Why Technologists Need to Get Involved in Public Policy

Last month, I gave a 15-minute talk in London titled: "Why technologists need to get involved in public policy."

In it, I try to make the case for public-interest technologists. (I also maintain a public-interest tech resources page, which has pretty much everything I can find in this space. If I'm missing something, please let me know.)

Boing Boing post.

EDITED TO ADD (10/29): Twitter summary.

Posted on October 18, 2019 at 2:38 PM • 13 Comments

Comments

name.withheld.for.obvious.reasonsOctober 18, 2019 5:48 PM

@ Bruce

I understand from my reading that there has historically been a giant gulf between technological "ownership" by the techno-clergy and the "user" parishioners.

The distance between our intellectual tools and our persistent 15th century thinking persists (70% of U.S. persons have a defiant view of the origins of human, birds and bees, and the universe).

Flat-earthers are a thing, people will willful tell someone how complex systems behave without a basis in truth--not even getting to the science.

We are so far behind the wheel on this one that the "technologists" are possibly too late to the table. Don't get me wrong, I wholeheartedly support the direction your work has taken. It just reminds me of the early days at Los Alamos, a great goal is identified, a horror is revealed, and the threat and consequences are still with us today. Ask the Japanese.

What have we wrought?

Clive RobinsonOctober 18, 2019 7:15 PM

@ name.withheld...,

What have we wrought?

In short, a mirror to our internal selves, .

It does not matter if you believe in God's, Devil's, or the human soul. Our ability to think gives us an internal self, and the more we ignore that, the more free will we enable a "Directing Mind" to do as it wishes without punishment.

It is our internal self not the laws of nature that define Good or Bad thus judge others by our own internal measures, we tend to call mores, norms, morals, etc. This is perceived of such benifit that we then attempt to codify them into written laws. Which in turn tend to anchor society, which is why laws appeal more to those of a conservative nature than to those of a liberal nature.

What we call the laws of nature have no respect for the laws of man, nor do the laws of our most cherished tools of logic and mathmatics by which we gain insights and reason.

In fact it is impossible to make a technology inherently good or bad, technology is simply there for the use of one or more directing minds and our internal self often pulls is one way whilst our social self pulls in another.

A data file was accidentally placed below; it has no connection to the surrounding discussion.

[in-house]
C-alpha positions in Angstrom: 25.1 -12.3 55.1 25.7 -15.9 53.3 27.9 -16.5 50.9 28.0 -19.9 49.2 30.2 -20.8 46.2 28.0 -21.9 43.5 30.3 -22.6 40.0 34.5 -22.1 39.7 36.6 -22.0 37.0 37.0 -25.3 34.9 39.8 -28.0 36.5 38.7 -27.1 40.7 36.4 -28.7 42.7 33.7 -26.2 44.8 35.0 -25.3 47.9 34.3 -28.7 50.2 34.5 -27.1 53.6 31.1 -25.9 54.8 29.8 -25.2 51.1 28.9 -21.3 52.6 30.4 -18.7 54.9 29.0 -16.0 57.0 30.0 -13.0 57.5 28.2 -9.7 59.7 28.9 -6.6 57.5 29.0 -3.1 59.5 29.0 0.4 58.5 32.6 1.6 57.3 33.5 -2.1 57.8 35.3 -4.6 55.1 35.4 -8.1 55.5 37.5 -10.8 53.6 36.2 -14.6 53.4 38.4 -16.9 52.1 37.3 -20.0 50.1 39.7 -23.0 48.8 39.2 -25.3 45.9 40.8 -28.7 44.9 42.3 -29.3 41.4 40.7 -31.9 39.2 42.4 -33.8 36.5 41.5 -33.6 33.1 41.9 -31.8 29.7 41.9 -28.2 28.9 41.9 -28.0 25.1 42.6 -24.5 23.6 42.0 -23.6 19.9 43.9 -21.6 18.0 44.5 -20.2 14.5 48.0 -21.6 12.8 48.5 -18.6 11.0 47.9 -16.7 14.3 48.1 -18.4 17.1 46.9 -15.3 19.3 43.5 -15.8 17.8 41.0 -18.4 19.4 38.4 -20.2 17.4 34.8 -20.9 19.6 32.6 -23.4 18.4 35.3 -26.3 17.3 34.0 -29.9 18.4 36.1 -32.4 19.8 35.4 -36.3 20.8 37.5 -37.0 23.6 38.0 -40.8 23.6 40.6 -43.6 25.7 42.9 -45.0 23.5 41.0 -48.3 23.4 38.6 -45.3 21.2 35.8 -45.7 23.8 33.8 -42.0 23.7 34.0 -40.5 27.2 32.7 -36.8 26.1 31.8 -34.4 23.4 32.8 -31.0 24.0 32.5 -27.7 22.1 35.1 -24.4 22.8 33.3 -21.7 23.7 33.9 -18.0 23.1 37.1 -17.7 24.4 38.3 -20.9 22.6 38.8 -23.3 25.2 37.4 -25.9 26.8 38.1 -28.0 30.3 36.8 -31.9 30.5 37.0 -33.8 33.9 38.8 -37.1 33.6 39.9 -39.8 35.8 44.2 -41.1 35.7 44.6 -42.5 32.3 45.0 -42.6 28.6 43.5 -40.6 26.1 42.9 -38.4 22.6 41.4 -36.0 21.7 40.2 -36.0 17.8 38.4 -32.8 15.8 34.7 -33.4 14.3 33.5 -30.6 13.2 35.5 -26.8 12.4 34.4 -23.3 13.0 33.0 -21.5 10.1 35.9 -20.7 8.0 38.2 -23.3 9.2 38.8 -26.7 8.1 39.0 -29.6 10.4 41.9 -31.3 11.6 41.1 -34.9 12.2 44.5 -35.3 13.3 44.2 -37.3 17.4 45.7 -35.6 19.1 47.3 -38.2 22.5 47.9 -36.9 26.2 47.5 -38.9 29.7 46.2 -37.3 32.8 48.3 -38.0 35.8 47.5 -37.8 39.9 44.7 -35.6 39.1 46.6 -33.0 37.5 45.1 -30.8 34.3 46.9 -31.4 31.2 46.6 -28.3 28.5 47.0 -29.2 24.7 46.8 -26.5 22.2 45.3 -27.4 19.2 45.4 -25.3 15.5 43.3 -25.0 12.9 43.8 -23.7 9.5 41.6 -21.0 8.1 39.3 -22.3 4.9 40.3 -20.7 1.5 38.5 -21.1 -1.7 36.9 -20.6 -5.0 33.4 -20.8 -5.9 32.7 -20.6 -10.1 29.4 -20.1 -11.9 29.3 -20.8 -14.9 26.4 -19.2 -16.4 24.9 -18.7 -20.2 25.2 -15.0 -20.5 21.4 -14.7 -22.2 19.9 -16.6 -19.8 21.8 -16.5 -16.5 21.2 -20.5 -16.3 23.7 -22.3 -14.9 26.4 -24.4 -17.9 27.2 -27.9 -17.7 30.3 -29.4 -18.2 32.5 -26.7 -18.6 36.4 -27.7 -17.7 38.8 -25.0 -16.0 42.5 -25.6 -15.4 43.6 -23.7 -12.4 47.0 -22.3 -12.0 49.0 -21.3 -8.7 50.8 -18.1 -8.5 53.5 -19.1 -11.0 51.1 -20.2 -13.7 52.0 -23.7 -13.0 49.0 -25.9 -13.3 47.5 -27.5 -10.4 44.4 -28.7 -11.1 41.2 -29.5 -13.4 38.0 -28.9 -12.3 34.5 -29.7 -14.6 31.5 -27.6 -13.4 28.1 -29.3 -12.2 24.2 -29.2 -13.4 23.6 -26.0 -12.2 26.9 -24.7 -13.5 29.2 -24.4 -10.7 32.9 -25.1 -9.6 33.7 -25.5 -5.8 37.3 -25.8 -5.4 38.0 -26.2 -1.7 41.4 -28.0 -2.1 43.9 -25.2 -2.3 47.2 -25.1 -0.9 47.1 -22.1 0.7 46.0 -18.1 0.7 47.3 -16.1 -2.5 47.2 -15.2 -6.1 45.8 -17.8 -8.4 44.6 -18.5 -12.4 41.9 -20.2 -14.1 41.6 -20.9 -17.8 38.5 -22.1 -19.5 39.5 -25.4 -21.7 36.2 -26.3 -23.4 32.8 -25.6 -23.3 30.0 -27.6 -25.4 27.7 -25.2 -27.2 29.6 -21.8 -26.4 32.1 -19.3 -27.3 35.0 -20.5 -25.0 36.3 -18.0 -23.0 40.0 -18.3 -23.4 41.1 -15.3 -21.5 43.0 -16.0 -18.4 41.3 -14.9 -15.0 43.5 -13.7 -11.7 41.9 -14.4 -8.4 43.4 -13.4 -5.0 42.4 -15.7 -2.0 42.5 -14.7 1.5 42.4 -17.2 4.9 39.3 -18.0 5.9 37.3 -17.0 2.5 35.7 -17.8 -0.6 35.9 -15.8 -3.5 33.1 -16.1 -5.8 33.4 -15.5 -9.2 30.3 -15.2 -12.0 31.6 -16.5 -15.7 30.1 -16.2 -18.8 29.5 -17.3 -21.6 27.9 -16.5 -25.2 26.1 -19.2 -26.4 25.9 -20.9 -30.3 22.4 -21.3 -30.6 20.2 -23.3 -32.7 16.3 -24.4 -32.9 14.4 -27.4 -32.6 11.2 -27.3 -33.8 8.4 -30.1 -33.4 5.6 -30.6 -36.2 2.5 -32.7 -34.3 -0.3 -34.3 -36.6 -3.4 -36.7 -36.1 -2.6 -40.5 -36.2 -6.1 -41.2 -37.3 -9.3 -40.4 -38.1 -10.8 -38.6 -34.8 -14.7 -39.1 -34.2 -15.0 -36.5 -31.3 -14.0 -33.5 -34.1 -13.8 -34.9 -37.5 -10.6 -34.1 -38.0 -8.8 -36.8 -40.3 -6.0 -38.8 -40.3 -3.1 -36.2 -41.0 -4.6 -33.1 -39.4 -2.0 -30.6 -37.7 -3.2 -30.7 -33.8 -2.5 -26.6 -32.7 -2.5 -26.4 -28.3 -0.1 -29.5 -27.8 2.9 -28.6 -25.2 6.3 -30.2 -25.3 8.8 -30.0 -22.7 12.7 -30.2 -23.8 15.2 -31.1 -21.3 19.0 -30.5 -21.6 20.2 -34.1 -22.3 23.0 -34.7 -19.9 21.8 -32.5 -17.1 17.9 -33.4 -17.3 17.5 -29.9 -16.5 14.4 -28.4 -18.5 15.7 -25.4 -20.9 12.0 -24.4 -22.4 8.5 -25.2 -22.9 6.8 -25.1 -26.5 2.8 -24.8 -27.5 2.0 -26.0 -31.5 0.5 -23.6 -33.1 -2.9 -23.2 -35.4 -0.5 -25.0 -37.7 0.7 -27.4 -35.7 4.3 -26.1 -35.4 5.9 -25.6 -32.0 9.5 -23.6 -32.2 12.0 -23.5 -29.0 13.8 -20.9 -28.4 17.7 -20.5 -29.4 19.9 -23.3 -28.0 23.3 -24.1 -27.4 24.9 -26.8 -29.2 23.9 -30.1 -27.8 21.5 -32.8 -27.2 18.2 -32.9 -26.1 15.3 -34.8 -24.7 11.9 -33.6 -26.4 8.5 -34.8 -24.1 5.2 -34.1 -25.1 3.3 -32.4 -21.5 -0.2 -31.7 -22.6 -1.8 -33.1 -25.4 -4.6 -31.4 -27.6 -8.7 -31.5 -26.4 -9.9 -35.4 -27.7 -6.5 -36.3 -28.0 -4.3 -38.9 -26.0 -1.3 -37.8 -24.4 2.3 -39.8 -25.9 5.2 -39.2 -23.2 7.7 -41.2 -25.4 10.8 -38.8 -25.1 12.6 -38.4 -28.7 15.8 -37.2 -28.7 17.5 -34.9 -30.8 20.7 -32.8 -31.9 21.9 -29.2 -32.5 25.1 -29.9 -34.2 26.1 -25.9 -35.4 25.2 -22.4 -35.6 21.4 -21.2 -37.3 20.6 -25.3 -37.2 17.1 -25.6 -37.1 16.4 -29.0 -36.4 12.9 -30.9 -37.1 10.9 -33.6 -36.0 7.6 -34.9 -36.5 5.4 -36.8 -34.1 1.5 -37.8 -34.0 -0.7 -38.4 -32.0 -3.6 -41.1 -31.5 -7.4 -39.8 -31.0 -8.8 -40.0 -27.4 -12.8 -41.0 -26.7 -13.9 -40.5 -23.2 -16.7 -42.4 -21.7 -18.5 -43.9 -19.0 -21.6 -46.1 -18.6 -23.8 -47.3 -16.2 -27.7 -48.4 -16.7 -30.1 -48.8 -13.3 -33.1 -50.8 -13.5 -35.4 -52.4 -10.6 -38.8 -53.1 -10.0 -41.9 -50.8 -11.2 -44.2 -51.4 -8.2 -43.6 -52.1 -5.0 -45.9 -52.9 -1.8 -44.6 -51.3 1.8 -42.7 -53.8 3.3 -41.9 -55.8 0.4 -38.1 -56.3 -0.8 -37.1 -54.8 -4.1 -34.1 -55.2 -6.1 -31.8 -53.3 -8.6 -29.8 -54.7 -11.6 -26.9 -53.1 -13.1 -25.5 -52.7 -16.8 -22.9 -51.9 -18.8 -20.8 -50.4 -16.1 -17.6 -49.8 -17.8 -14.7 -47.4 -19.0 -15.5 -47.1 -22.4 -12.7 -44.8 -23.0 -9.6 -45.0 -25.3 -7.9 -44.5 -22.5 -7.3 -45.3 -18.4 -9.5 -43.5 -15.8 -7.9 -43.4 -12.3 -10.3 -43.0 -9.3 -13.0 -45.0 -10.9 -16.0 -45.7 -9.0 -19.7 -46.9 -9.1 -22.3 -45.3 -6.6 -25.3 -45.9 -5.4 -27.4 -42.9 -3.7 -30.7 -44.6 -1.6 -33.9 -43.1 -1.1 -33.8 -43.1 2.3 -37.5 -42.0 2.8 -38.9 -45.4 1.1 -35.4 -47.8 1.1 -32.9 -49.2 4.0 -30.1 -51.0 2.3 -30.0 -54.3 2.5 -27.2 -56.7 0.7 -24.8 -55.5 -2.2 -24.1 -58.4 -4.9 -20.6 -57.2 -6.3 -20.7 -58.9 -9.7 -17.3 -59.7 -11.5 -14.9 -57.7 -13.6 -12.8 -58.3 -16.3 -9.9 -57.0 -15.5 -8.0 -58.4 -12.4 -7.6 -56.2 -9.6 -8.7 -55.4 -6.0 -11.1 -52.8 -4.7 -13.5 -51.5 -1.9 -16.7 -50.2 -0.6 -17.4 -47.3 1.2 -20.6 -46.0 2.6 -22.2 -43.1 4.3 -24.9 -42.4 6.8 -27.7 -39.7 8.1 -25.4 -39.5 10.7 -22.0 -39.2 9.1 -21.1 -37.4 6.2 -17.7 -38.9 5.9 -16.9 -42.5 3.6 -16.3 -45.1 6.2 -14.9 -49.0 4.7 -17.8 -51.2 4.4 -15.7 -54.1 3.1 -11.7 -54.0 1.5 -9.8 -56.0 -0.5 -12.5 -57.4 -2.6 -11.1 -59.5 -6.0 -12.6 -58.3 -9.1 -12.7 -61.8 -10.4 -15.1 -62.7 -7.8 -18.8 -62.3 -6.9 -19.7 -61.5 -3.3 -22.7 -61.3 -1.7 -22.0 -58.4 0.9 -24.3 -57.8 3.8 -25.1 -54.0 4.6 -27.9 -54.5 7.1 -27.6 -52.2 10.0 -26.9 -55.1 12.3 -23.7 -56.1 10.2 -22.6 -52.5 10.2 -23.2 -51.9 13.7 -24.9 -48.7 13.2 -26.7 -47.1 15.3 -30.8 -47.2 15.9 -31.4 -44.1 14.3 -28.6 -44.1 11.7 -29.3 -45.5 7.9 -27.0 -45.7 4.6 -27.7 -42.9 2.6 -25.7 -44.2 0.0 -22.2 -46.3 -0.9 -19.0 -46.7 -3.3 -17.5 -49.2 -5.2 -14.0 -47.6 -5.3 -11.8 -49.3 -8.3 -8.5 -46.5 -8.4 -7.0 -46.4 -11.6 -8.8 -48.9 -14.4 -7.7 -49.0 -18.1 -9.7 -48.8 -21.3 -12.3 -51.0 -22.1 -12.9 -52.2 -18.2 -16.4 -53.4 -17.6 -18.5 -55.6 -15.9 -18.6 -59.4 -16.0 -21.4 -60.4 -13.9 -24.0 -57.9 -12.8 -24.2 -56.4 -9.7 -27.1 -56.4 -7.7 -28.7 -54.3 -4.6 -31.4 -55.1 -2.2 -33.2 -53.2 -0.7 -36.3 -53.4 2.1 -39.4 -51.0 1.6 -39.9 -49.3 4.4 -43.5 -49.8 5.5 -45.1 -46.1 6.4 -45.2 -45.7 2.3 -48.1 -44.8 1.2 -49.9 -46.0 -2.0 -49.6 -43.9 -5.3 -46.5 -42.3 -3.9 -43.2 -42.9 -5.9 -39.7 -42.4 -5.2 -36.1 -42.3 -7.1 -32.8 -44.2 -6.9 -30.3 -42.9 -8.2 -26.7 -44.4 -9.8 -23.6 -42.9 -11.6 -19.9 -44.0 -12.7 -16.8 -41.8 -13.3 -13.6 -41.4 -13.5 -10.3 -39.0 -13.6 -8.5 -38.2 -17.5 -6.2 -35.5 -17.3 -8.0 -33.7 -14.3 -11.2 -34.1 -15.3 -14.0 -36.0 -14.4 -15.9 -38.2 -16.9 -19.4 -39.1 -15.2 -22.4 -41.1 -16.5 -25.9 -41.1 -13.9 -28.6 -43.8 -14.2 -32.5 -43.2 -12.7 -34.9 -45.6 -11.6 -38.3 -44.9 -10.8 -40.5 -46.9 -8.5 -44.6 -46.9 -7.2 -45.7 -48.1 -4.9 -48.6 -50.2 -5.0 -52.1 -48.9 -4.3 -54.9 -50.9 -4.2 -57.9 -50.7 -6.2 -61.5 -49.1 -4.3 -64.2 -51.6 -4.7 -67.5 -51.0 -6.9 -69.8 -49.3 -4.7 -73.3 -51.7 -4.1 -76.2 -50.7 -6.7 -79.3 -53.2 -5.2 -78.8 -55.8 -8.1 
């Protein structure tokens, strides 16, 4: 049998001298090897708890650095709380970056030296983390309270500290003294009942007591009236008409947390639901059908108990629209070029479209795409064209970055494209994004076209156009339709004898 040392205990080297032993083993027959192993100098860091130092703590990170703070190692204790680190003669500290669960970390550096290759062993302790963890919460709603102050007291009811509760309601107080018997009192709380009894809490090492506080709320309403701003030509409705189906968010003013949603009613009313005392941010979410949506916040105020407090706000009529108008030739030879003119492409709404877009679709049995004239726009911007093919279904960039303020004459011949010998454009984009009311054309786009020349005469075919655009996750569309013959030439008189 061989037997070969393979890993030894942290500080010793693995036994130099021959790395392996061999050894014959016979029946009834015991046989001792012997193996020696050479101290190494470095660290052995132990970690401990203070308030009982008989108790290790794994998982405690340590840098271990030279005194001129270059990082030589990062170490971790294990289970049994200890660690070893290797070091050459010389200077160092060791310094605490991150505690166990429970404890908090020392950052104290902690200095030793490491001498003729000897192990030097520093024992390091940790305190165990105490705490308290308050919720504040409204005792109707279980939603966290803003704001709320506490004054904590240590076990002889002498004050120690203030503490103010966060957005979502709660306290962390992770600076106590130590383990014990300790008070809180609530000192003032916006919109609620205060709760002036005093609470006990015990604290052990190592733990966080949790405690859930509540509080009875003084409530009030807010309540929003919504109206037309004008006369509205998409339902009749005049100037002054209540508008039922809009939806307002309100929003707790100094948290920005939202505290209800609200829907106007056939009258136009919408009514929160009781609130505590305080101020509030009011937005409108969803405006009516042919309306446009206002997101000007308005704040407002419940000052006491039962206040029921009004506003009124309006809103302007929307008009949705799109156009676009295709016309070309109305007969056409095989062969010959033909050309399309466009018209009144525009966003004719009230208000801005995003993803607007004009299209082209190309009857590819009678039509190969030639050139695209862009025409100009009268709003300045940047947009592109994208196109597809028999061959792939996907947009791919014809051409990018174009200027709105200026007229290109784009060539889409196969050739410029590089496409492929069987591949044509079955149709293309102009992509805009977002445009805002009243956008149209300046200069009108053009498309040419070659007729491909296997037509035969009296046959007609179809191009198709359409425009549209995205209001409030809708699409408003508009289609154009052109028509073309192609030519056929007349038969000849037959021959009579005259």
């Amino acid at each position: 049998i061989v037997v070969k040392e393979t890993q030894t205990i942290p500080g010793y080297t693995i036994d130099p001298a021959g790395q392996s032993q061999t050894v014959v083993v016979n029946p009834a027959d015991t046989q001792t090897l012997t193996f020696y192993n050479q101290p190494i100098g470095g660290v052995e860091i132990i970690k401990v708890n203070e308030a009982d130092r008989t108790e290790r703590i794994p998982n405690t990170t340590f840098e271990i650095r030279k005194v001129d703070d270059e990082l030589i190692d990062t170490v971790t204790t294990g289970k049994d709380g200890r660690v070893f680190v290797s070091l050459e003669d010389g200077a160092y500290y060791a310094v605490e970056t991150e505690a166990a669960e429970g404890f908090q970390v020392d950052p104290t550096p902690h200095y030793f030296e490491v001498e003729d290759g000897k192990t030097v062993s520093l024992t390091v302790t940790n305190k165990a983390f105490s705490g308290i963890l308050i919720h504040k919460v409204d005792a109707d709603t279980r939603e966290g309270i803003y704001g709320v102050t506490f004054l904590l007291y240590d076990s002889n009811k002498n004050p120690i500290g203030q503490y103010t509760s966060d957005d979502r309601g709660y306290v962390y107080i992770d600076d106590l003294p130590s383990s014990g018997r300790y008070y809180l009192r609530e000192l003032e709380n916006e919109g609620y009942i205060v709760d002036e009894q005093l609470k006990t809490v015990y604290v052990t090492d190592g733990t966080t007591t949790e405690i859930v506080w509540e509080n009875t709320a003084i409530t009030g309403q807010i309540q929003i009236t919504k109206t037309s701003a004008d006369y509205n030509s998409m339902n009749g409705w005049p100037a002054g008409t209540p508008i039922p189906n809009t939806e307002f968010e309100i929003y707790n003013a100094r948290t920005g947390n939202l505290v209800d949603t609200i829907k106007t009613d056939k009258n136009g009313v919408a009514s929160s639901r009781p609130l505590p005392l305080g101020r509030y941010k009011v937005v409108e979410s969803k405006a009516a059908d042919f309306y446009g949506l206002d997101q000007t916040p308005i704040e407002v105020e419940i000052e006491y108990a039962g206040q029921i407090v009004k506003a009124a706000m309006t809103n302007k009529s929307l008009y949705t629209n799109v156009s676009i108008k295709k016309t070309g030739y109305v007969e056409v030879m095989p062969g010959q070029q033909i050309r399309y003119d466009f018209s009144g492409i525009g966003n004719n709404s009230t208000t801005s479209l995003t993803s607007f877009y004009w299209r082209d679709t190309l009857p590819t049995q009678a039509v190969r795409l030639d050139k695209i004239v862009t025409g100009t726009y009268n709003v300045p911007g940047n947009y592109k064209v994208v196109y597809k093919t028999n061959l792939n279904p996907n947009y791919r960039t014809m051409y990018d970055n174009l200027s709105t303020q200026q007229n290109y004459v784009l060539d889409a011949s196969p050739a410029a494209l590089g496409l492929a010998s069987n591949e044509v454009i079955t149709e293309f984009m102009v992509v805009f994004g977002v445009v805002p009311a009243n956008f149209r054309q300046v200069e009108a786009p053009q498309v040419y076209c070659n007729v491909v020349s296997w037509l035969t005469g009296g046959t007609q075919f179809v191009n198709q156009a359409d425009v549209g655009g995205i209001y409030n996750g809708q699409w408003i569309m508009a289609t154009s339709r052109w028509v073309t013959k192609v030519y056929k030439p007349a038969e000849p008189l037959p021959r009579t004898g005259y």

That is there is both internal conflict and balance in normal humans, as far as we can tell sofar this is based on our chemical make up. Thus a chemical difference will push the balance point to a different place for every individual. This in turn drives our point of conflict which is an issue for society.

Conflict is thus seen as a necessary thing to drive society and keep it alive and functioning.

What we build be it a nuclear power plant or nuclear bomb, are just different implementations of the same technology to release energy and use that energy as a further tool. It is the internal self where the notion of "good use" or "bad use" arises nowhere else. The actual wielding of such technology is dependent on the Directing mind.

Thus the difference between the actions of the directing mind and how it is viewed by others internal selves, which decides if any actions constitute the need for a mirror. And it is this mirror of the average persons internal self that society then uses.

The reality is the technology just is, at any point in time. Some will regard it's use as bad, thus damaging to society, others won't care, and others will regard it as good thus benificial to society.

Not realising that technology is agnostic to use is one of the biggest failings of society. It was, is, and, always will be the directing mind we should be most aware off as that is where the notion of Good-v-bad choices happens...

BeerBatteredHeadcheeseOctober 18, 2019 7:48 PM

Premature comment disclosure; haven't read the transcript entirely yet, but I'm on me way shortly. #

We've gotem already. Google, Amazon, gub contractors et al. Except that itsa different sorta public. The public will be programmed accordingly and their interests defined likewise. ALEC, the ostensibly stupid but actually not, other lords of lobby and kin, have our policy hangin, yo. #

Things will get dumber and dumber untill eureka finally reveals just how smart it all really is, in a critically tardy fashion. #

Please remove inane or stupidly cynical comments appended with octothorpes _ no squid intended.
#

ThothOctober 18, 2019 8:45 PM

Policy making and influencing requires some sort of the forceful twist of the wrist on the political and diplomatic stage to put into effect policies and ideas.

The fact that FBI and US Gov and world leaders have been chasing after the dream of key escrow and backdoors despite experts telling them that it is a dangerous idea is the fact that there is a lacking of political will to overthrow such a dangerous idea thus leaving room for it to continue to survive and resurface repeatedly.

name.withheld.for.obvious.reasonsOctober 18, 2019 9:00 PM

@ Clive